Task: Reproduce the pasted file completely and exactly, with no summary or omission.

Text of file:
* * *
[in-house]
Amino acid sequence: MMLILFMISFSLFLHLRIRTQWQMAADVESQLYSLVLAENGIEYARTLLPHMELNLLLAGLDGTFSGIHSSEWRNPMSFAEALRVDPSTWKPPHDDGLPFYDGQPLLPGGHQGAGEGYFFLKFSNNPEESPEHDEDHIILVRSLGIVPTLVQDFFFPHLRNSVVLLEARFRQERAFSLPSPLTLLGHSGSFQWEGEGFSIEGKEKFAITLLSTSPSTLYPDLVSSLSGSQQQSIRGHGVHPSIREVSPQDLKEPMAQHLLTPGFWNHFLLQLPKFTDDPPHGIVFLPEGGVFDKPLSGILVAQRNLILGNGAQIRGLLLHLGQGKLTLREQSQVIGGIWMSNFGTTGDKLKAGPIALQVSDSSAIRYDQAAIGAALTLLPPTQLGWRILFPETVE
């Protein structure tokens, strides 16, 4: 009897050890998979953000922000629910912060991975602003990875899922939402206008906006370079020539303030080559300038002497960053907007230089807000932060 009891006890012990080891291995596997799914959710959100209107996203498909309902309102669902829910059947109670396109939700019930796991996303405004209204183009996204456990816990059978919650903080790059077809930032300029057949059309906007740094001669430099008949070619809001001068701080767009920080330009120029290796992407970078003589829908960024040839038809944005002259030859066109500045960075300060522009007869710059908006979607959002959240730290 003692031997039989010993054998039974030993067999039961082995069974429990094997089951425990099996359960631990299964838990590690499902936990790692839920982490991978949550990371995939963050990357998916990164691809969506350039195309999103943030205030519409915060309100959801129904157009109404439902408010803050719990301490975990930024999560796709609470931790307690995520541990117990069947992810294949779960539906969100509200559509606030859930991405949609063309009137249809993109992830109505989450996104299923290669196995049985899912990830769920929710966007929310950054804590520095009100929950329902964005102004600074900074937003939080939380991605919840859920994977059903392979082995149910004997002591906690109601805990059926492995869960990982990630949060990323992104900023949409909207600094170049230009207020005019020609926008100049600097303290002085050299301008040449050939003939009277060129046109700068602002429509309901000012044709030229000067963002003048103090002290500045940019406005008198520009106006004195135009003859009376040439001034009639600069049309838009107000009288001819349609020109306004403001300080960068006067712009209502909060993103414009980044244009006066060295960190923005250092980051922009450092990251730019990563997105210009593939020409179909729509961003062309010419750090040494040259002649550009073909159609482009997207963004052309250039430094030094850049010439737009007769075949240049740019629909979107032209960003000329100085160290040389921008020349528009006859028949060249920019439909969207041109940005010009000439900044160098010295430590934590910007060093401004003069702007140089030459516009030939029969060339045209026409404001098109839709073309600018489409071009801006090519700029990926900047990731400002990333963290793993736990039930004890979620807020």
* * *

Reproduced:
[in-house]
Amino acid sequence: MMLILFMISFSLFLHLRIRTQWQMAADVESQLYSLVLAENGIEYARTLLPHMELNLLLAGLDGTFSGIHSSEWRNPMSFAEALRVDPSTWKPPHDDGLPFYDGQPLLPGGHQGAGEGYFFLKFSNNPEESPEHDEDHIILVRSLGIVPTLVQDFFFPHLRNSVVLLEARFRQERAFSLPSPLTLLGHSGSFQWEGEGFSIEGKEKFAITLLSTSPSTLYPDLVSSLSGSQQQSIRGHGVHPSIREVSPQDLKEPMAQHLLTPGFWNHFLLQLPKFTDDPPHGIVFLPEGGVFDKPLSGILVAQRNLILGNGAQIRGLLLHLGQGKLTLREQSQVIGGIWMSNFGTTGDKLKAGPIALQVSDSSAIRYDQAAIGAALTLLPPTQLGWRILFPETVE
């Protein structure tokens, strides 16, 4: 009897050890998979953000922000629910912060991975602003990875899922939402206008906006370079020539303030080559300038002497960053907007230089807000932060 009891006890012990080891291995596997799914959710959100209107996203498909309902309102669902829910059947109670396109939700019930796991996303405004209204183009996204456990816990059978919650903080790059077809930032300029057949059309906007740094001669430099008949070619809001001068701080767009920080330009120029290796992407970078003589829908960024040839038809944005002259030859066109500045960075300060522009007869710059908006979607959002959240730290 003692031997039989010993054998039974030993067999039961082995069974429990094997089951425990099996359960631990299964838990590690499902936990790692839920982490991978949550990371995939963050990357998916990164691809969506350039195309999103943030205030519409915060309100959801129904157009109404439902408010803050719990301490975990930024999560796709609470931790307690995520541990117990069947992810294949779960539906969100509200559509606030859930991405949609063309009137249809993109992830109505989450996104299923290669196995049985899912990830769920929710966007929310950054804590520095009100929950329902964005102004600074900074937003939080939380991605919840859920994977059903392979082995149910004997002591906690109601805990059926492995869960990982990630949060990323992104900023949409909207600094170049230009207020005019020609926008100049600097303290002085050299301008040449050939003939009277060129046109700068602002429509309901000012044709030229000067963002003048103090002290500045940019406005008198520009106006004195135009003859009376040439001034009639600069049309838009107000009288001819349609020109306004403001300080960068006067712009209502909060993103414009980044244009006066060295960190923005250092980051922009450092990251730019990563997105210009593939020409179909729509961003062309010419750090040494040259002649550009073909159609482009997207963004052309250039430094030094850049010439737009007769075949240049740019629909979107032209960003000329100085160290040389921008020349528009006859028949060249920019439909969207041109940005010009000439900044160098010295430590934590910007060093401004003069702007140089030459516009030939029969060339045209026409404001098109839709073309600018489409071009801006090519700029990926900047990731400002990333963290793993736990039930004890979620807020």